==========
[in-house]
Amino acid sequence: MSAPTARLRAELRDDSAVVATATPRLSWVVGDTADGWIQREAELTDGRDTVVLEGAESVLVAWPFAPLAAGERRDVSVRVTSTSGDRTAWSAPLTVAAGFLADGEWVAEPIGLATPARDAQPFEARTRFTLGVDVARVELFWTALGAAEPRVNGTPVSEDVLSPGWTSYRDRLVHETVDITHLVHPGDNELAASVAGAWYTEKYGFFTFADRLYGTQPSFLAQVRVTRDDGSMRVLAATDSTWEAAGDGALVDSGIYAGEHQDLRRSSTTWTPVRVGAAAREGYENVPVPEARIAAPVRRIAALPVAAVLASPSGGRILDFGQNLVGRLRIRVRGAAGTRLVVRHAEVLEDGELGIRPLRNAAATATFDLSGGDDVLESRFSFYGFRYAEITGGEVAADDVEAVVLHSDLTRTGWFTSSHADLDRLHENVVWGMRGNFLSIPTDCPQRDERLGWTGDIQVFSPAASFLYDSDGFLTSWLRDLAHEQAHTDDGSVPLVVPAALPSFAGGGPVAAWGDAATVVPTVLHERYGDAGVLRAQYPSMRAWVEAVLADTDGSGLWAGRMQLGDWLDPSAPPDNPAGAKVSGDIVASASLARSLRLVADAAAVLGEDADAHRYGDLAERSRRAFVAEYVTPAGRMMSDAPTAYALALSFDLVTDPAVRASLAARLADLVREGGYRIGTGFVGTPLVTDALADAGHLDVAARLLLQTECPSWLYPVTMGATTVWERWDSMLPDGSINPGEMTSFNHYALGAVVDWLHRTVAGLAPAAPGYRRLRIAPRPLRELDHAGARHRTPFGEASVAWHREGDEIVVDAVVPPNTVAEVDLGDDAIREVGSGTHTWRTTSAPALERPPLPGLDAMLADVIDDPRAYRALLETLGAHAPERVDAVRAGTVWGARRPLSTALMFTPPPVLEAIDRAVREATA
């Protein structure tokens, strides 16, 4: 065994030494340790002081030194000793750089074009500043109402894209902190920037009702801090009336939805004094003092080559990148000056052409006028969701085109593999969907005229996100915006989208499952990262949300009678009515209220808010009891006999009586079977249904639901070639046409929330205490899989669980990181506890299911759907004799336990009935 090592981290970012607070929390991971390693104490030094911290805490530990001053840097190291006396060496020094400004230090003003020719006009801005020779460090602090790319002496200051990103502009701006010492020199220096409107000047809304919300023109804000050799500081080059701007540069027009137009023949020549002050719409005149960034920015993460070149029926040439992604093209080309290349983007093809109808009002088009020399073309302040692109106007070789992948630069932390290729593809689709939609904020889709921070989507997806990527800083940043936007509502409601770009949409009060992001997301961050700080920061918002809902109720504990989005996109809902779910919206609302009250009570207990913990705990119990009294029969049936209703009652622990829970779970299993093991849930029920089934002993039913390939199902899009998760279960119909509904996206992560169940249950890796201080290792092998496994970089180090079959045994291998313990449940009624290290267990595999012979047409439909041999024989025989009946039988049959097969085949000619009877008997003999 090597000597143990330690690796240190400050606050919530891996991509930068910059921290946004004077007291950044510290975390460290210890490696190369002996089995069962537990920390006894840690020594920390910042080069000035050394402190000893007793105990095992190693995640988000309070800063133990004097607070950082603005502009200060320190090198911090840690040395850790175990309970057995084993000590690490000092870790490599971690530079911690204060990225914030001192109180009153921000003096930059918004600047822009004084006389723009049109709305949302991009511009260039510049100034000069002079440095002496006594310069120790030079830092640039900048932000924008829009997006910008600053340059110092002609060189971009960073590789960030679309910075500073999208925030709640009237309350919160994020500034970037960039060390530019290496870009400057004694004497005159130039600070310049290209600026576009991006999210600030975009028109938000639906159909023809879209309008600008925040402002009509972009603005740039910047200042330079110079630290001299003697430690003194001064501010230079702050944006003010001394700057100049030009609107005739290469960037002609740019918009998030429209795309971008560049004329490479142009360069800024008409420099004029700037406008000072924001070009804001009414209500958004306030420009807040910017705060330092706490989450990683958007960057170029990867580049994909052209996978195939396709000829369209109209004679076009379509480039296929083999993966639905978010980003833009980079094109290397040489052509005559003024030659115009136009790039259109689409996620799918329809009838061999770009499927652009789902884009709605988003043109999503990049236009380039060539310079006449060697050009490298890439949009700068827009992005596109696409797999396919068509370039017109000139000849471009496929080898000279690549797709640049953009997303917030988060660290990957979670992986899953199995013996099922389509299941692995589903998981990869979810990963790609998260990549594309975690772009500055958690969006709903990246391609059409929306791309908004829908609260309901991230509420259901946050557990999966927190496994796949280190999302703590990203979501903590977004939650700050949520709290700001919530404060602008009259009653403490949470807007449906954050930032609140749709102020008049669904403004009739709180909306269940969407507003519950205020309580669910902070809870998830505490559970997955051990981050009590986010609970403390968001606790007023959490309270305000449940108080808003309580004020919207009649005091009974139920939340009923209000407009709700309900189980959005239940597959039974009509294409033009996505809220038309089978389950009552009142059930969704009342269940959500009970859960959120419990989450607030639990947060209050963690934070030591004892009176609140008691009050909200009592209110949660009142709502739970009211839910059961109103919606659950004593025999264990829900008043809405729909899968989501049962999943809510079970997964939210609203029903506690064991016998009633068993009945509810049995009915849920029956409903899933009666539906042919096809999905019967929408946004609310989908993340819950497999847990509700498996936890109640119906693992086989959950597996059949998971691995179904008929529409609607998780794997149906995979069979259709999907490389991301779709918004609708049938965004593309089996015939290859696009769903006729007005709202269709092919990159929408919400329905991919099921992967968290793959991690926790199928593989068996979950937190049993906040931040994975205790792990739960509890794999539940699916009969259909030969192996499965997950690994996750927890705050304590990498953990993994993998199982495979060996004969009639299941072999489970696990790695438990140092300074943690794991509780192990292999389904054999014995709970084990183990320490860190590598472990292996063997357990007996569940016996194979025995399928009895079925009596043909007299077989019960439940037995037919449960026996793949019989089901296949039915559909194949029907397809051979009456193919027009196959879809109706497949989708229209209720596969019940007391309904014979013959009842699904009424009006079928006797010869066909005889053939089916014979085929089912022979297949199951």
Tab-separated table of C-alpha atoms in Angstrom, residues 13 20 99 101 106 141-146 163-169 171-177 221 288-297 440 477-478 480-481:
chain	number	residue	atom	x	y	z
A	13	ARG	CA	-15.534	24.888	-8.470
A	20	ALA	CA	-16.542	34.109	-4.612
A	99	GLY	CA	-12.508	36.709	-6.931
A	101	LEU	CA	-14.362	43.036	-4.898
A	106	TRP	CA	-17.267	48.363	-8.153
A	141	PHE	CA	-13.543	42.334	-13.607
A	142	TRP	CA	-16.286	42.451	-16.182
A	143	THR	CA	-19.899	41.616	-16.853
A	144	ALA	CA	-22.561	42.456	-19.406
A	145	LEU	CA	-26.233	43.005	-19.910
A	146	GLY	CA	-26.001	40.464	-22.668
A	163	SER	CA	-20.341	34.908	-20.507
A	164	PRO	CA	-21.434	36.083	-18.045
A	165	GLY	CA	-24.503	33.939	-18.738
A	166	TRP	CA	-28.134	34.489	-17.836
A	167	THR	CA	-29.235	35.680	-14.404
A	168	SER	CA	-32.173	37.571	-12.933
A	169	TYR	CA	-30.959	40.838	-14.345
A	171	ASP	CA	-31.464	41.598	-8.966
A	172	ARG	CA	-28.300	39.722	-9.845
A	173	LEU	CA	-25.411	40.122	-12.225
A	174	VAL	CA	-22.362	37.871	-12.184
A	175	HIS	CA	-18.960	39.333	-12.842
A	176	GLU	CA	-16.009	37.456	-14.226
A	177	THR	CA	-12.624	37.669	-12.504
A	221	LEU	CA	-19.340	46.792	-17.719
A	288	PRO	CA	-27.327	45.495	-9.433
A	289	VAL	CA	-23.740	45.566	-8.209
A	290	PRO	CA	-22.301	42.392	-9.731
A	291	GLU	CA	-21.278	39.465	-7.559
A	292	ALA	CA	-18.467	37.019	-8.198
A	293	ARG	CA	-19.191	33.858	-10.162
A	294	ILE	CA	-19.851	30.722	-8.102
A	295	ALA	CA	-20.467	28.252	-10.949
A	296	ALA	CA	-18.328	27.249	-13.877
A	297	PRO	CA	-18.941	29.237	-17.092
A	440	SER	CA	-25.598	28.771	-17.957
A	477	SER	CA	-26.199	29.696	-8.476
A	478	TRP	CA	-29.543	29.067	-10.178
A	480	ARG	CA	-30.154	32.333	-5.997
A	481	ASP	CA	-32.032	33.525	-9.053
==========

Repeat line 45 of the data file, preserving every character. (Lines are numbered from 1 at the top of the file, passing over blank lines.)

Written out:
A	480	ARG	CA	-30.154	32.333	-5.997